Many people have told me that they think that using a crate for their puppy is cruel. For the first number of months of your puppies life it is necesary and not cruel at all. The crate is used to house train your dog as well as to provide a safe environment from your dog chewing and swallowing items when you cannot be home. It also provides a safe haven for a puppy who is young and insecure when you have to leave. Put a blanket over the cage you will make them feel more secure. When your puppy cries when you put him in the crate it is not because you put him in the crate but rather because you left. When you put them in the crate you can reward them with a treat like… a kong stuffed with peanut butter. You can freeze them so it will take longer to lick out. Or a kong with treats in it. Be careful what you leave in the cage with them because many toys with stuffing or eyes can become caught in the puppies throat. Also, rawhide is never a good choice as dogs can swallow large pieces which also get caught in the throat. When you put your puppy in their crate don’t make a big fuss and instead just create a routine around their being crated so they can anticipate what will happen next. What will happen if I just leave my dog in a designated area in the house instead of the cage – you may ask? The answer is that you may never become house trained which means your dog may spoil the house for the rest of it’s life. If a dog has more space then just his sleeping area he/she will go potty in one area and go back to the sleeping area. If in a cage however which fits mostly just him and his bed then he will not want to spoil his area and will wait untill you let him out. Of course, you must be fair and be there to let your puppy out as often as need be depending on his age. I have spoken to many people who are very frustrated with their older dog who is still soiling the house. No one wants to be in this position as it is very difficult to turn this behaviour around. By crate training your dog at an early age you will train them to go outside for life. Read my previous article called “house training your puppy” for details. In addition, crate training while your puppy is in that chewing phase saves your shoes and potential danger of them swallowing something dangerous. How do you know when your dog doesn’t need the crate anymore? You may try to leave him out for a short time and see what he does. Does he chew things or go potty in the house? If so, then use the crate for another month and try again after that time. Remember to make sure your puppy gets lots of exercise and potty time and then being in the crate is mostly sleep time. A well trained dog makes for a happy family!
Crate your puppy when you’re out and at night. The overall premise to potty training is.. the more often your puppy goes outside rather than inside the quicker they will learn so take your puppy out many times a day so they can succeed. Take your dog to the same spot each time and use a phrase like “get busy”. Give them a pat and say “good boy/girl” after they do their business. How many times will your puppy need to go out? Between 6 to 14 weeks they will need to go outside 8 to 10 times a day. Between 14 to 20 weeks they will need to go out 4 to 6 times. Over 30 weeks they will need to go out 3 to 4 times. In these early stages it’s not advisable to reprimand when accidents happen, it will only scare and confuse the puppy. They will learn to potty outside through persistence and consistency and yes quite a lot of work on your part. Watch for signs that they need to go potty such as, sniffing around. They will usually need to go pee around 20 minutes after drinking. After eating they can be trained to go poop right after they have eaten if you always take them out after they eat. Once again, use your phrase… “get busy”. How long will it take to fully train your dog to go outside? This depends on the individual dog and their abililty to learn and most importantly the consistency and frequency you take them out to potty. This process takes time but once they are trained they will be trained for life. Have fun training your puppy. You are there to guide them and know that they want to learn to do the right thing!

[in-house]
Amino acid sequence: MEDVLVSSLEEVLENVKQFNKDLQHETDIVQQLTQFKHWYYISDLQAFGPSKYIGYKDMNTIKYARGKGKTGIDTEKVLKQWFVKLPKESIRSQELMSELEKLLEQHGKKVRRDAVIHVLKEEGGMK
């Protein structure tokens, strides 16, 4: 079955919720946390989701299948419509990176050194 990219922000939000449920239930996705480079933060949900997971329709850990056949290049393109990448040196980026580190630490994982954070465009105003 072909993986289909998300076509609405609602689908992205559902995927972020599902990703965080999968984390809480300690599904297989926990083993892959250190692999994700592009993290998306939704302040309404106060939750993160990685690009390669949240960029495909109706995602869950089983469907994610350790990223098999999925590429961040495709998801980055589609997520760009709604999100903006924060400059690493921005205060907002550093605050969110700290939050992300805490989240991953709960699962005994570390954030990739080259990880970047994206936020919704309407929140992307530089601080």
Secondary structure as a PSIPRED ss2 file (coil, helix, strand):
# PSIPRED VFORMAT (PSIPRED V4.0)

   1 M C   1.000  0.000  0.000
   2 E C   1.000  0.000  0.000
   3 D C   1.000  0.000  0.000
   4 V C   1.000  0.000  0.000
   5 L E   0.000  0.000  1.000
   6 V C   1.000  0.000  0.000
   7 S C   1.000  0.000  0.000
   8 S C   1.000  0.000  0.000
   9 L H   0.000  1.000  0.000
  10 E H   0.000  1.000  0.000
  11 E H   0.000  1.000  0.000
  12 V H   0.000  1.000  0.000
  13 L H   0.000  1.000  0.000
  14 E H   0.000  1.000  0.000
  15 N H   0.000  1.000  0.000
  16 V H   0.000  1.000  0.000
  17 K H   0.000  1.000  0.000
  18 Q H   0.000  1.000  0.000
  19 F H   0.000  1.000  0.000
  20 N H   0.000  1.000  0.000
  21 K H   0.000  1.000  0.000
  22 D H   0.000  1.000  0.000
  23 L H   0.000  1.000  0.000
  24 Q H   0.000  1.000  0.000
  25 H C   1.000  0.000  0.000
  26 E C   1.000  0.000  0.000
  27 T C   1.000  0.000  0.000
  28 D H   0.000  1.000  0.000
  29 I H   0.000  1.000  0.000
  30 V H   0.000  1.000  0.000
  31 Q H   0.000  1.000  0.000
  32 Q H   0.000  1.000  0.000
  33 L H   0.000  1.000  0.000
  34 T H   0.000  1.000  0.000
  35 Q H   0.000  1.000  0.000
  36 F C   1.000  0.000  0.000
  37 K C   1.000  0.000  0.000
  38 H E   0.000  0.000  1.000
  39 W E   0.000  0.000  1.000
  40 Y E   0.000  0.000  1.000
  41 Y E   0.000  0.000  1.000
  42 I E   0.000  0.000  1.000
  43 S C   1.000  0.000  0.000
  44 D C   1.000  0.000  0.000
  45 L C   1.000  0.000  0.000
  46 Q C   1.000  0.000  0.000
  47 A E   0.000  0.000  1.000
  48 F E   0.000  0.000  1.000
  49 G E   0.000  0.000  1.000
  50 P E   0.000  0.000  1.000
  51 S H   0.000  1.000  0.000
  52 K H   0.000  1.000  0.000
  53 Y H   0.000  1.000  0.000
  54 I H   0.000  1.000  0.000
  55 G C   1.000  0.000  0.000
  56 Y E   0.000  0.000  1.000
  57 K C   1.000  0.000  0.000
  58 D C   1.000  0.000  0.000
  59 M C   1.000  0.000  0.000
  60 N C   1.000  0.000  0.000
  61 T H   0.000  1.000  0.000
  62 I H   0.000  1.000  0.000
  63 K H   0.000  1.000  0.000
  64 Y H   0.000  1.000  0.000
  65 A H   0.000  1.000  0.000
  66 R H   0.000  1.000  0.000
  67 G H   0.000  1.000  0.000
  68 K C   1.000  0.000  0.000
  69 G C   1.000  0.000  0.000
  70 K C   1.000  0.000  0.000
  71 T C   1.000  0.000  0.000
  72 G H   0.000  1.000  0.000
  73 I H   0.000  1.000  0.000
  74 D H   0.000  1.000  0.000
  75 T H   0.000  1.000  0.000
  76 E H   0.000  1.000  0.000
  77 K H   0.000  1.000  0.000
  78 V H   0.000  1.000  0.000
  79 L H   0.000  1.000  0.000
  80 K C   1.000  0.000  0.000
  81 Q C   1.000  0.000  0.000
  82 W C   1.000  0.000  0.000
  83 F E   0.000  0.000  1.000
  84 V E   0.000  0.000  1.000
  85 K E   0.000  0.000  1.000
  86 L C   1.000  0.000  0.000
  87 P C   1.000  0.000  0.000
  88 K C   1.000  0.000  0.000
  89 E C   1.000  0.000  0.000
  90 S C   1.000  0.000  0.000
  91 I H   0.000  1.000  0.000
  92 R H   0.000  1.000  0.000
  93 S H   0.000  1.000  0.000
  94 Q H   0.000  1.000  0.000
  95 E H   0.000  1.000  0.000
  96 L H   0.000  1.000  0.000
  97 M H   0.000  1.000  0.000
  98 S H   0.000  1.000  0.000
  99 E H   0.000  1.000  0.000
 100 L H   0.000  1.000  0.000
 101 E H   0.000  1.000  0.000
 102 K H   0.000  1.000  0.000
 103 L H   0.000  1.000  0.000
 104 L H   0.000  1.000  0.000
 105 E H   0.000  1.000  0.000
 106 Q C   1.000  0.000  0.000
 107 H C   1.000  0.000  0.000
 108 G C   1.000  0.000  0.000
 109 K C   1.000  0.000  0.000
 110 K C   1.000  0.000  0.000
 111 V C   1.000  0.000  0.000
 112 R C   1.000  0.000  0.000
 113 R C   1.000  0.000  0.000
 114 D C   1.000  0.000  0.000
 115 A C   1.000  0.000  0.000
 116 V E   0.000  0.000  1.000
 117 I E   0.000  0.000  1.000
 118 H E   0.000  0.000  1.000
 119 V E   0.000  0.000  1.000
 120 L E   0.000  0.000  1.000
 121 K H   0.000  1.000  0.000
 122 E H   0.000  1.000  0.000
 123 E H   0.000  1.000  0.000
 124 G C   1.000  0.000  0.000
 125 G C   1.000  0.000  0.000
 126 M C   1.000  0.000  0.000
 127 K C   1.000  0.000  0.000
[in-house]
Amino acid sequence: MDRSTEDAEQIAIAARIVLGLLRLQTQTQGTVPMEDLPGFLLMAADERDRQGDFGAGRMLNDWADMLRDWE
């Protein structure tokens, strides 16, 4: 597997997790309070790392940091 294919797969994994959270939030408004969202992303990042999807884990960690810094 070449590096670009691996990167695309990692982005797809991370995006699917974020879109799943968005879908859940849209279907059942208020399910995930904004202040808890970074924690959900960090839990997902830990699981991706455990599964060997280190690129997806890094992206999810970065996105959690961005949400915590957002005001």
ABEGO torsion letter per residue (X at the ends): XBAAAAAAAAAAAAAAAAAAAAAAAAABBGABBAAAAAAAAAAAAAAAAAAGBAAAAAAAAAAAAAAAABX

Healthcare: You’ll want to introduce nail clipping, ear cleaning and teeth brushing to your puppy. Doing so early will mean they will accept you doing these as they become an adult dog. Nail Clipping; When they are a puppy just hold their paws and touch their nails. As they get a little older you can show them the nail clipper while staying relaxed and positive. Eventually, when they do need their nails to be clipped you will need to read up on how to do this properly. Ear Cleaning: as they get older they will need to be comfortable with you checking and possibly cleaning their ears especially if they have an ear infection. You can start out by just touching your puppies ears and looking in them. Later you can clean them gently with a cotton ball. Teeth Brushing: this is a very important because they will eventually develop plaque, gingivitis and will need dental cleaning and possibly surgery. You can avoid these problems if you brush your dogs teeth at least once a week. Start when they are a puppy by examining their teeth. As they become a little older have them lay down on their side and allow you to examine their teeth for longer. You can use some paper towel to wipe their teeth. As they get a little older you can brush them with a soft toothbrush and always dog toothpaste. They love the taste. Your dog won’t have smelly breath. That’s a bonus and they won’t need surgery when they get older.
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